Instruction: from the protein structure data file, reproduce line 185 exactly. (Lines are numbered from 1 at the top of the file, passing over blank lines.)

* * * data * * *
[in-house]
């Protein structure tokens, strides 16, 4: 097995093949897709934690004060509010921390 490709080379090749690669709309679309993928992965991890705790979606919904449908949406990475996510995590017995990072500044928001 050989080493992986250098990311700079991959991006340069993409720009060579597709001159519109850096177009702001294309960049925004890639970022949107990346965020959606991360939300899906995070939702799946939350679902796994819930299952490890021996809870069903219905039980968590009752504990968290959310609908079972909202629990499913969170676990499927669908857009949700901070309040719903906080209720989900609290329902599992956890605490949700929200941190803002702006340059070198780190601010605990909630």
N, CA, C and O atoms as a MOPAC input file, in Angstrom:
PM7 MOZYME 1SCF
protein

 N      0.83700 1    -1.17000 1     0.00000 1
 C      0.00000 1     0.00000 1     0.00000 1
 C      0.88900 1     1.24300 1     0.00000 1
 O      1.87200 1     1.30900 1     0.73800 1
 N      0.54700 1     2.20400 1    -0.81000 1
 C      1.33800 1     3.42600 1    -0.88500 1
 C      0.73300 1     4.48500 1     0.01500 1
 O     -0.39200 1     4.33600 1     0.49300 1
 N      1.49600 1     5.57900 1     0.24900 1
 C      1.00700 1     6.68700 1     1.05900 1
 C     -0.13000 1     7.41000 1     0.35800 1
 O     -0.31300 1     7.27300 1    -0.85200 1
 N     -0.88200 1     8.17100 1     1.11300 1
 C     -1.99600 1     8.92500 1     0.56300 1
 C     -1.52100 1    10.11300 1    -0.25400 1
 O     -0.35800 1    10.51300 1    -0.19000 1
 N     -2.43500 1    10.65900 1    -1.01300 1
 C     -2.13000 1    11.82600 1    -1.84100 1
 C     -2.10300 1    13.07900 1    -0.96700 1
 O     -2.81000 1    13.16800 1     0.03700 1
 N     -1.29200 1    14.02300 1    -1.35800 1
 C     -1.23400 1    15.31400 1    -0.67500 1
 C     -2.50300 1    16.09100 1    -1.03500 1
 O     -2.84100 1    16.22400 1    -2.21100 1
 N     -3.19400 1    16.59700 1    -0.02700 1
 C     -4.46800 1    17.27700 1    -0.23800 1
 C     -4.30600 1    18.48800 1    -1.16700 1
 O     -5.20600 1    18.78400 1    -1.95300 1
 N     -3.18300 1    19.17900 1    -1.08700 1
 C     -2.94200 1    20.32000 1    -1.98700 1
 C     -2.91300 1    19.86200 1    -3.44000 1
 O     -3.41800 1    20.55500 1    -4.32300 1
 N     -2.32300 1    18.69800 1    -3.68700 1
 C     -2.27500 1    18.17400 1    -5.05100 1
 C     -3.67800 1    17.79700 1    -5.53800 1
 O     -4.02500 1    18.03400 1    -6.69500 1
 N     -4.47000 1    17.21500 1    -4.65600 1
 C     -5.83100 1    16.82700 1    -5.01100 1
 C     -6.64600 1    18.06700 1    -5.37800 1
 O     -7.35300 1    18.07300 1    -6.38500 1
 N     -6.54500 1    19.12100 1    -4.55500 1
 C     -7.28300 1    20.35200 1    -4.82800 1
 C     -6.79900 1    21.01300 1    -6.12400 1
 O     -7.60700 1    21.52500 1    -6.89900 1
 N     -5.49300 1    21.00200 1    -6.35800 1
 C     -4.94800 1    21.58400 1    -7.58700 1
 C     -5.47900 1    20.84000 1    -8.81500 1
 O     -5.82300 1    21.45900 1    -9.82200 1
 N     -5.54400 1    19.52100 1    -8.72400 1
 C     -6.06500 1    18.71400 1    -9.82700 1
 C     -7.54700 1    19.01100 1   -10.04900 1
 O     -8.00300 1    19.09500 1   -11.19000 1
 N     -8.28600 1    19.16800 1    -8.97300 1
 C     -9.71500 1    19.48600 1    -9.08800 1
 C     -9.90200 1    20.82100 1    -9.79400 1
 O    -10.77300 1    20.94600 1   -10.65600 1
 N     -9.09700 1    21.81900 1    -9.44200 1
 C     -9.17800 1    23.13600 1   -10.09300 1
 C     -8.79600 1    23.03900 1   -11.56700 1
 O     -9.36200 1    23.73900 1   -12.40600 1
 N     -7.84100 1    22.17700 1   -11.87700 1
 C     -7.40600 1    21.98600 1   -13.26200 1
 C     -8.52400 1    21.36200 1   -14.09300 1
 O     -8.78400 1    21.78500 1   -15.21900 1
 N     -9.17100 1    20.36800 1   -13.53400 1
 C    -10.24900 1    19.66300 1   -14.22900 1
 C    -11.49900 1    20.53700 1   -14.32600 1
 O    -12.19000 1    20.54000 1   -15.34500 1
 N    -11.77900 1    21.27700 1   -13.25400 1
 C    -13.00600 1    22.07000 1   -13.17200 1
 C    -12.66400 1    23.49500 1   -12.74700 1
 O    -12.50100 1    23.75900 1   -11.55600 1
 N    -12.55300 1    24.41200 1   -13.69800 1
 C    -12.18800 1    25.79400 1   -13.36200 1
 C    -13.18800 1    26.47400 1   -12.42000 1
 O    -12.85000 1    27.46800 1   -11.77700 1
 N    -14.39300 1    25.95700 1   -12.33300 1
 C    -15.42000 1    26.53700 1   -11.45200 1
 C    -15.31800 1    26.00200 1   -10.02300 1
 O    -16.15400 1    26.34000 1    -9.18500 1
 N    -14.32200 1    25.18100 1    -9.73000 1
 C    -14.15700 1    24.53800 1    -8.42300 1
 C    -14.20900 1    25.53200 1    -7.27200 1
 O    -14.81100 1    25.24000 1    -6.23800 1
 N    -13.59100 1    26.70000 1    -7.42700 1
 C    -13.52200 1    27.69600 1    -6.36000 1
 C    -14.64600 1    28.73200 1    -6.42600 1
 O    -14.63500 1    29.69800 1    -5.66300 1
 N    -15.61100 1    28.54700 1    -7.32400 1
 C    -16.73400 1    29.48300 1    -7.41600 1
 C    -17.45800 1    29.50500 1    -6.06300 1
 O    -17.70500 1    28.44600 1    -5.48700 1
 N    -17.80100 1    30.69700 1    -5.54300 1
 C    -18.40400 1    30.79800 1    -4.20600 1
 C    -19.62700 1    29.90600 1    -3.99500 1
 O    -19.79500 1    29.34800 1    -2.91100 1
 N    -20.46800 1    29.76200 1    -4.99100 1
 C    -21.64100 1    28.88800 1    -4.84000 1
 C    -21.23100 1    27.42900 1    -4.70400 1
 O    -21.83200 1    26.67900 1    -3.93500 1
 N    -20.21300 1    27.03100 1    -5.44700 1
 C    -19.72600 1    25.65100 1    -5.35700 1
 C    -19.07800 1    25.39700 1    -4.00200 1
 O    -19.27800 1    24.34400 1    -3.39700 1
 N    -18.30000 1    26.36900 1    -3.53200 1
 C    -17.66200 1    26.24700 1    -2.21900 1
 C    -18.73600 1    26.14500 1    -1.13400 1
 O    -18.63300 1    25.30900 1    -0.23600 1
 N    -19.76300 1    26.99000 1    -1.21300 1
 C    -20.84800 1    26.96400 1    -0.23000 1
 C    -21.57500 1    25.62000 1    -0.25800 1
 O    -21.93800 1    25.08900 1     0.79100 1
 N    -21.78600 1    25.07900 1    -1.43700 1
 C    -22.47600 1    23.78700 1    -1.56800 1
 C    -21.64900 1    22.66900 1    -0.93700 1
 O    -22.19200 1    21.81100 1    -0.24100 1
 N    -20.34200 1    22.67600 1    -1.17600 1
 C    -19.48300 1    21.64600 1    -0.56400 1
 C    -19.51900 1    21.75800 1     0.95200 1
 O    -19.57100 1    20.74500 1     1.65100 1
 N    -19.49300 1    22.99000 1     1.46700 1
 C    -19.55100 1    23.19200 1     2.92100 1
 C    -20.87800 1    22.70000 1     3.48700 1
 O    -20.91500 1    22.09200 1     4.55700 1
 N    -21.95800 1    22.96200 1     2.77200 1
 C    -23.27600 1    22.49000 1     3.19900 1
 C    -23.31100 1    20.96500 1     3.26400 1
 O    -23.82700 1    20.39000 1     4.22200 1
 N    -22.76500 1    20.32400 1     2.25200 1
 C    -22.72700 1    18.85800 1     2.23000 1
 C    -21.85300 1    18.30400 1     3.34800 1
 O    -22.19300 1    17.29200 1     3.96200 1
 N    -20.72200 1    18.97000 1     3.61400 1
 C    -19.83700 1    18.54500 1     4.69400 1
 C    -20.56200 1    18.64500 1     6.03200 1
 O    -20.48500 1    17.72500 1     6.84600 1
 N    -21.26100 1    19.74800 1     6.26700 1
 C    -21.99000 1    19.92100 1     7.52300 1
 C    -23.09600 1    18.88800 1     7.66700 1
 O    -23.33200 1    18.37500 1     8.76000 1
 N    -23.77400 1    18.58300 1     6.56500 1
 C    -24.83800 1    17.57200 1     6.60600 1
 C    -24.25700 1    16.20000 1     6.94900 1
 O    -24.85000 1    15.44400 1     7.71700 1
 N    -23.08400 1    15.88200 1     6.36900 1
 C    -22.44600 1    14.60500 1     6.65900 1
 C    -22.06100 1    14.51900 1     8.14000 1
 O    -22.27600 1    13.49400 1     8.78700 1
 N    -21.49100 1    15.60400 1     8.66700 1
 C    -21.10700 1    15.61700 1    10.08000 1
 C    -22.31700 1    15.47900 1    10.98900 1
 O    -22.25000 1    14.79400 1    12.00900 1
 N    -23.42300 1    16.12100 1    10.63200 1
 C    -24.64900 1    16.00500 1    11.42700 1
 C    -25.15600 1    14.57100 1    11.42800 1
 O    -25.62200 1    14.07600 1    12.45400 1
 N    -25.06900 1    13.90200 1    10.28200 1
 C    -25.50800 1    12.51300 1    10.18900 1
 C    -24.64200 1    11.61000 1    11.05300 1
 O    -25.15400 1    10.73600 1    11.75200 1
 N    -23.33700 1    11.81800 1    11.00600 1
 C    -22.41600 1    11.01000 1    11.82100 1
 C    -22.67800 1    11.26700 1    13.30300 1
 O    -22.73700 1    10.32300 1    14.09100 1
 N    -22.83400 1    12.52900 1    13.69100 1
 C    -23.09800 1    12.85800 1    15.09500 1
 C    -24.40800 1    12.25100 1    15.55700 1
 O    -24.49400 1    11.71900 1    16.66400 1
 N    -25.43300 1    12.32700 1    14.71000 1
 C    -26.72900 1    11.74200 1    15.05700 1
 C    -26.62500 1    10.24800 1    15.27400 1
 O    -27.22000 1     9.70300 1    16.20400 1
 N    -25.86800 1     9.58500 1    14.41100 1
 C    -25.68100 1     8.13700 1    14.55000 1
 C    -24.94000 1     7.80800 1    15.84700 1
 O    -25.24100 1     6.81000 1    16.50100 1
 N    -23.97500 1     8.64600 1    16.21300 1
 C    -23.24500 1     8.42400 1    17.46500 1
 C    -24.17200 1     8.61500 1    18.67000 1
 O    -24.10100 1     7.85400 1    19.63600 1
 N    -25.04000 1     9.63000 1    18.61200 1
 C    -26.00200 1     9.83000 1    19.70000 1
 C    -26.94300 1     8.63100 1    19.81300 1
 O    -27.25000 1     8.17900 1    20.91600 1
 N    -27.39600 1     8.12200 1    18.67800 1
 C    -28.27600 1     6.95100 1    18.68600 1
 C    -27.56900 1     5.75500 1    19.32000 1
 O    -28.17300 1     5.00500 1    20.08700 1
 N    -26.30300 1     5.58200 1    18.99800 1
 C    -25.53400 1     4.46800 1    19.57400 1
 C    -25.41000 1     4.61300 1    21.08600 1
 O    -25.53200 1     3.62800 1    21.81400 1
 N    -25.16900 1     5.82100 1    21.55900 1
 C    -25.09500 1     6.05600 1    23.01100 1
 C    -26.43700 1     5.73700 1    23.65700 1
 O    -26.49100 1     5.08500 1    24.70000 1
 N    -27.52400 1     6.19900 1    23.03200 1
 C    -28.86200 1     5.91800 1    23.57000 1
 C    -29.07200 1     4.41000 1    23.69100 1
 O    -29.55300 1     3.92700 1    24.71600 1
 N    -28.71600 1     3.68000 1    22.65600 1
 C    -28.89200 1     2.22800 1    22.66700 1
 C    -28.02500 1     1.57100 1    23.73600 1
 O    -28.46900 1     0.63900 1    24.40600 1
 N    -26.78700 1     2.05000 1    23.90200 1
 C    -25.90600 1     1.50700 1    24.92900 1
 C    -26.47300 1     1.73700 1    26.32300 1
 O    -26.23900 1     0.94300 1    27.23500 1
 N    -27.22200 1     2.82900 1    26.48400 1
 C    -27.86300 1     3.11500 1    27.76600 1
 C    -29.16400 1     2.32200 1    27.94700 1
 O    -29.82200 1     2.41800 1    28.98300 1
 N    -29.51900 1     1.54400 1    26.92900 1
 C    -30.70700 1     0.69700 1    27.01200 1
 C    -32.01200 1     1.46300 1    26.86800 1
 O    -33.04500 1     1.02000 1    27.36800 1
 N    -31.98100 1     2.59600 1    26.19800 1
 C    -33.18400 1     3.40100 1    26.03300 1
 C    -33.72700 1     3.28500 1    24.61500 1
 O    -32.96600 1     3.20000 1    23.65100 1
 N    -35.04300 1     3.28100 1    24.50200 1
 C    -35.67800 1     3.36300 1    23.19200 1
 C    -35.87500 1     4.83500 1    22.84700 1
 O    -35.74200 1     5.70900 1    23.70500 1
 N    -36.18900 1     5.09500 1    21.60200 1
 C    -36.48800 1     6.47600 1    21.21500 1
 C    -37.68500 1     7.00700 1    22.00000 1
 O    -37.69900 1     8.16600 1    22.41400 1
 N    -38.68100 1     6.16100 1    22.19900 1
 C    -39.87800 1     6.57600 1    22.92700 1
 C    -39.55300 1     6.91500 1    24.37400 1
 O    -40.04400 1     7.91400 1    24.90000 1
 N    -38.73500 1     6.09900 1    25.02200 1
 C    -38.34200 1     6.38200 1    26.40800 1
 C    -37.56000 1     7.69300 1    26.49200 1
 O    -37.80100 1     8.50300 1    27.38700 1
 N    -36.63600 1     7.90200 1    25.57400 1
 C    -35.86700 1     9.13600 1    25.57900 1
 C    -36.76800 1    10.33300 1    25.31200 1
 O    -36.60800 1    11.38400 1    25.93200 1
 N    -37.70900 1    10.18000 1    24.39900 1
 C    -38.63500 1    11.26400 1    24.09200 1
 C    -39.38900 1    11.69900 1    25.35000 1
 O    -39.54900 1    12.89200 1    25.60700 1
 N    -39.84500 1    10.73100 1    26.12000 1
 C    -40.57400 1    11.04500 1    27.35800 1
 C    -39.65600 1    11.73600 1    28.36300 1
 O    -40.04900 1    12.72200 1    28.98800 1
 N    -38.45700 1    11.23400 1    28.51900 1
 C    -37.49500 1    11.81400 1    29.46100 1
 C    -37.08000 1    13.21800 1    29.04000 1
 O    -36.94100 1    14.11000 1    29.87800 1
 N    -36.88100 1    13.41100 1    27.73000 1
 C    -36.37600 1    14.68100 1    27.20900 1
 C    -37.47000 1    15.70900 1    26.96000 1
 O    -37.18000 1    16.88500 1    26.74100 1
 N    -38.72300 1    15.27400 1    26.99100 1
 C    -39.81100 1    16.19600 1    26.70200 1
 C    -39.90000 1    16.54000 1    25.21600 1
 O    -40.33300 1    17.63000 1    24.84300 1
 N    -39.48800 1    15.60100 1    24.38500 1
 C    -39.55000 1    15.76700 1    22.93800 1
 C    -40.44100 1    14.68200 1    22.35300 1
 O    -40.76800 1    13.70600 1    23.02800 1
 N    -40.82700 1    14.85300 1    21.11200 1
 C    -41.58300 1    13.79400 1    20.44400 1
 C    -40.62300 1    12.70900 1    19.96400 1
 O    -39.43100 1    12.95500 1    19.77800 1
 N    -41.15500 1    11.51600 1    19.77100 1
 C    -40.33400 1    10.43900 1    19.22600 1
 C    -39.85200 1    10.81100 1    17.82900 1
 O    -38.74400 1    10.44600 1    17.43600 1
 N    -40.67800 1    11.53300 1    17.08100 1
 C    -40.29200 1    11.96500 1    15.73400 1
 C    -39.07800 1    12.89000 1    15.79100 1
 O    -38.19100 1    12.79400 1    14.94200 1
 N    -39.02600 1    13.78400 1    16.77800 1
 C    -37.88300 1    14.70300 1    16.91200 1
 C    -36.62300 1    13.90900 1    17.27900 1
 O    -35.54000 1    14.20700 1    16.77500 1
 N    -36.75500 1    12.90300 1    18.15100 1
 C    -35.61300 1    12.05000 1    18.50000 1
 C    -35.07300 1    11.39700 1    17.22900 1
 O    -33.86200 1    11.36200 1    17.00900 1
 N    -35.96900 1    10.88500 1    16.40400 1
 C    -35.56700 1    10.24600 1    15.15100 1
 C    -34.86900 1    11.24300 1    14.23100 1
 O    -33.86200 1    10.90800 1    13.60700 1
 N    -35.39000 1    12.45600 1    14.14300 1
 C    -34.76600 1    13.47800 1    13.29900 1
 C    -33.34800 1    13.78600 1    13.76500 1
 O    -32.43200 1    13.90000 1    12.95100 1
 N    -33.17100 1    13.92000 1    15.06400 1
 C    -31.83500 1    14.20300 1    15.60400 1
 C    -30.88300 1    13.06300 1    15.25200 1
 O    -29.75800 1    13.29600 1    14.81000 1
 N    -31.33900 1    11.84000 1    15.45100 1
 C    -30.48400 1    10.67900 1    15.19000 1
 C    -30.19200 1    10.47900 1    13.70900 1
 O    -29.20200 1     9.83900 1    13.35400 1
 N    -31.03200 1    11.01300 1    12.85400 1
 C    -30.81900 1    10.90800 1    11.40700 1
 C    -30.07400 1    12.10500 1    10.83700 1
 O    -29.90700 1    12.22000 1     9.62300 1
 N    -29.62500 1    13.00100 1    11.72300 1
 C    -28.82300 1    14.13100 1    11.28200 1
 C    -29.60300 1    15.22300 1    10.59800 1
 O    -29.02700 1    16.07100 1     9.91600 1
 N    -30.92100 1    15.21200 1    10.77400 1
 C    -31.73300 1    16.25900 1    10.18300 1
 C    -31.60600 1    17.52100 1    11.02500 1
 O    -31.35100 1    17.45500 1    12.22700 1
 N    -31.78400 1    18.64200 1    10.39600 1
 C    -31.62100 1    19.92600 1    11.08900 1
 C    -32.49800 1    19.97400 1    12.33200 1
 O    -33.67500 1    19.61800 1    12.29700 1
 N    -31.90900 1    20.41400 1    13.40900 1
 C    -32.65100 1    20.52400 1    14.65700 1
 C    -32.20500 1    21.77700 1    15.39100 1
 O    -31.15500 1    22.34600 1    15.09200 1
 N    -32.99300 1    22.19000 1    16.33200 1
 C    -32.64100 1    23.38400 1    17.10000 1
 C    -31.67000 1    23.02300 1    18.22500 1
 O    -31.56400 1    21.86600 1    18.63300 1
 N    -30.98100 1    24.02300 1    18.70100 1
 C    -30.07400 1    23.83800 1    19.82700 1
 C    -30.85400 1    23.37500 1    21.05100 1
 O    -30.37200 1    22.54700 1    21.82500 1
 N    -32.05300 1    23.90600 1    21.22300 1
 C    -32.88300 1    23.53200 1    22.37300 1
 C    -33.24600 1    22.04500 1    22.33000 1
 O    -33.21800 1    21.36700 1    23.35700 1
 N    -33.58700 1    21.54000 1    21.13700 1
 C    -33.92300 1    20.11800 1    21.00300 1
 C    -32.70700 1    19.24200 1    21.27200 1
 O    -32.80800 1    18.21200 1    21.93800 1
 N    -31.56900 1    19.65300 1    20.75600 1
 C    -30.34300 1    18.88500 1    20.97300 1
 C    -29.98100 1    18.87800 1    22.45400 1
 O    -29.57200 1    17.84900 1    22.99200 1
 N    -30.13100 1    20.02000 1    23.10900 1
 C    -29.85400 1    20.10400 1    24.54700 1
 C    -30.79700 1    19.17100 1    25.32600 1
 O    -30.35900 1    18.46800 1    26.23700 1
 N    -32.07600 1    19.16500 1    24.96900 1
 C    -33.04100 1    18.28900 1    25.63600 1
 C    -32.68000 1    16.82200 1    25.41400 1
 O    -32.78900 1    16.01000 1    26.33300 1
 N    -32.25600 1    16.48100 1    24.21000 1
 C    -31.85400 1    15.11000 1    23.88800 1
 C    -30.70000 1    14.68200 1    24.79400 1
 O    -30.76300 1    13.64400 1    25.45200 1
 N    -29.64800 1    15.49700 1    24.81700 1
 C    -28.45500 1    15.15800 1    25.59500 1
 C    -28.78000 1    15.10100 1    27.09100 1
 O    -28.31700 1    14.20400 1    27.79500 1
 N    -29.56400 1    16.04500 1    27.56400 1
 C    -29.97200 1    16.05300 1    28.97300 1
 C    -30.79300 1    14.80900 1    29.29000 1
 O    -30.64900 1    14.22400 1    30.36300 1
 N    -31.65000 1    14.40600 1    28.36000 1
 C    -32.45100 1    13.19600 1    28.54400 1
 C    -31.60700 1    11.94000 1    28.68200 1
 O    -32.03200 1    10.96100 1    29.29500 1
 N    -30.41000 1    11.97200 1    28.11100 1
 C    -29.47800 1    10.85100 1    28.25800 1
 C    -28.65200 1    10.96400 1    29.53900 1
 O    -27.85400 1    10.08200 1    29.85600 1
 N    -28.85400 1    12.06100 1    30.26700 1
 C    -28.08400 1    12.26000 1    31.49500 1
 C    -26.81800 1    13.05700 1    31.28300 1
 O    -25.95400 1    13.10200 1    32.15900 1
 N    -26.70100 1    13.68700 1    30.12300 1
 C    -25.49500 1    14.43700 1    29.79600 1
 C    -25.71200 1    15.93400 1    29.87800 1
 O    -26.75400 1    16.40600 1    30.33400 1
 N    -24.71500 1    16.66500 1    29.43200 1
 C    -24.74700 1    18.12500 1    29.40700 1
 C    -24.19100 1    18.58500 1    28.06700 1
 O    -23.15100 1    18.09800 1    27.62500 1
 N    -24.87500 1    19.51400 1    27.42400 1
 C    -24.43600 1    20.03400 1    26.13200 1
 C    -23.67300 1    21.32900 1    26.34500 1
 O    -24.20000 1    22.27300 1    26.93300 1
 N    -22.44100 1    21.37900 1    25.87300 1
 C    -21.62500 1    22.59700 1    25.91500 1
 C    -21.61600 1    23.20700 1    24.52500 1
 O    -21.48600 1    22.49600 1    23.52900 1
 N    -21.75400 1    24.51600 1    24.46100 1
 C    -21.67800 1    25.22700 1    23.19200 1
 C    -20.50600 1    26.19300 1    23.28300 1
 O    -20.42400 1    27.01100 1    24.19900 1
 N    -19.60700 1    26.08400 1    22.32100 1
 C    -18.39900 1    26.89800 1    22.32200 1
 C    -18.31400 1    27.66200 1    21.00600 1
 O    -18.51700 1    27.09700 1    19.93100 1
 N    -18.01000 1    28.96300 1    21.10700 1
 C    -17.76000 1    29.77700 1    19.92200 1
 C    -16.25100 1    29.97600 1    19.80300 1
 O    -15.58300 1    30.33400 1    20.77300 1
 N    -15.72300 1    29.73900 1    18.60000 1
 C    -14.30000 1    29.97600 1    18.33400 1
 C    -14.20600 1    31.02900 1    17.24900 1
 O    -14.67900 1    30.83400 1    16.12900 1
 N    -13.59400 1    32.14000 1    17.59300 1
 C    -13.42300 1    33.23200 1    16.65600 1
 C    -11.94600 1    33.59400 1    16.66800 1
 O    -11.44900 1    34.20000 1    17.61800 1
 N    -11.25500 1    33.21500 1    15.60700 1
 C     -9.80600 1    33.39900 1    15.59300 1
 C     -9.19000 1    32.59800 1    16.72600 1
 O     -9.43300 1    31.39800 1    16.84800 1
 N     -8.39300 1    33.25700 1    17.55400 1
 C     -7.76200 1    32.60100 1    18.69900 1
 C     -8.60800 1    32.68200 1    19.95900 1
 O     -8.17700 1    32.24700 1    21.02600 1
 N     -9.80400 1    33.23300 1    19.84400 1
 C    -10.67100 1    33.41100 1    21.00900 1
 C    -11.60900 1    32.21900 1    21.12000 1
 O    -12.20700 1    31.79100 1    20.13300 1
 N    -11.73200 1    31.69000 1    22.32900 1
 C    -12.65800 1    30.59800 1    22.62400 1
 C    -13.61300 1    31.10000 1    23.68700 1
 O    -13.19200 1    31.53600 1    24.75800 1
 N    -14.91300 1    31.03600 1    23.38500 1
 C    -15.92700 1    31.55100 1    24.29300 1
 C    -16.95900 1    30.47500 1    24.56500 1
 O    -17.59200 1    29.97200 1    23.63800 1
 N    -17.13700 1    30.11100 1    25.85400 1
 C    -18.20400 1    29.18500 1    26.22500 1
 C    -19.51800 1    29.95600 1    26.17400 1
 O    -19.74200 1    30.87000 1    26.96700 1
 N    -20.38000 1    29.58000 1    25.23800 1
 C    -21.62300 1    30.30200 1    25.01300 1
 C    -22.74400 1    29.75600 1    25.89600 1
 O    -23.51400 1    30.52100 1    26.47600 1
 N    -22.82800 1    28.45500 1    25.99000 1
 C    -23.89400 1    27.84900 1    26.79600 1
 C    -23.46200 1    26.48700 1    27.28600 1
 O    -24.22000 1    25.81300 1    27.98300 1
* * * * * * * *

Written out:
 O    -24.10100 1     7.85400 1    19.63600 1